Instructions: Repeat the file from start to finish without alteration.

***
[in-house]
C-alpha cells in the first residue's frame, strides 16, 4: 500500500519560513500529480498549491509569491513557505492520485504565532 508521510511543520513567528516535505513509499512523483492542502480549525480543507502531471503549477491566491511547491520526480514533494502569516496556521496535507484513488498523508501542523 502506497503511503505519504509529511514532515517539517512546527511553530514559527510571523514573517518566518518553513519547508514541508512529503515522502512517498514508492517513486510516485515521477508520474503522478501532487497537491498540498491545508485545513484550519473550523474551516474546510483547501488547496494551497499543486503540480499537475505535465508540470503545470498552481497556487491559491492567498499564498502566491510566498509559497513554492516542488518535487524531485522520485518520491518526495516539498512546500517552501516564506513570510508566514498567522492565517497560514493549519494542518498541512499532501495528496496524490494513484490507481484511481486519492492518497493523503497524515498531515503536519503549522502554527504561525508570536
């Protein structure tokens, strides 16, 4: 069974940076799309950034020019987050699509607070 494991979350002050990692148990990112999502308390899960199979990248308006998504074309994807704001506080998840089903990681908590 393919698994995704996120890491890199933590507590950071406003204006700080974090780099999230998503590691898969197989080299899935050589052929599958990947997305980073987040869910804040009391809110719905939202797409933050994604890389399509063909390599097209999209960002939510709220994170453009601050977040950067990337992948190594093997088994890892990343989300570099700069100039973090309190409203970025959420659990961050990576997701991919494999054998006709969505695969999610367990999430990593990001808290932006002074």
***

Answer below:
[in-house]
C-alpha cells in the first residue's frame, strides 16, 4: 500500500519560513500529480498549491509569491513557505492520485504565532 508521510511543520513567528516535505513509499512523483492542502480549525480543507502531471503549477491566491511547491520526480514533494502569516496556521496535507484513488498523508501542523 502506497503511503505519504509529511514532515517539517512546527511553530514559527510571523514573517518566518518553513519547508514541508512529503515522502512517498514508492517513486510516485515521477508520474503522478501532487497537491498540498491545508485545513484550519473550523474551516474546510483547501488547496494551497499543486503540480499537475505535465508540470503545470498552481497556487491559491492567498499564498502566491510566498509559497513554492516542488518535487524531485522520485518520491518526495516539498512546500517552501516564506513570510508566514498567522492565517497560514493549519494542518498541512499532501495528496496524490494513484490507481484511481486519492492518497493523503497524515498531515503536519503549522502554527504561525508570536
């Protein structure tokens, strides 16, 4: 069974940076799309950034020019987050699509607070 494991979350002050990692148990990112999502308390899960199979990248308006998504074309994807704001506080998840089903990681908590 393919698994995704996120890491890199933590507590950071406003204006700080974090780099999230998503590691898969197989080299899935050589052929599958990947997305980073987040869910804040009391809110719905939202797409933050994604890389399509063909390599097209999209960002939510709220994170453009601050977040950067990337992948190594093997088994890892990343989300570099700069100039973090309190409203970025959420659990961050990576997701991919494999054998006709969505695969999610367990999430990593990001808290932006002074």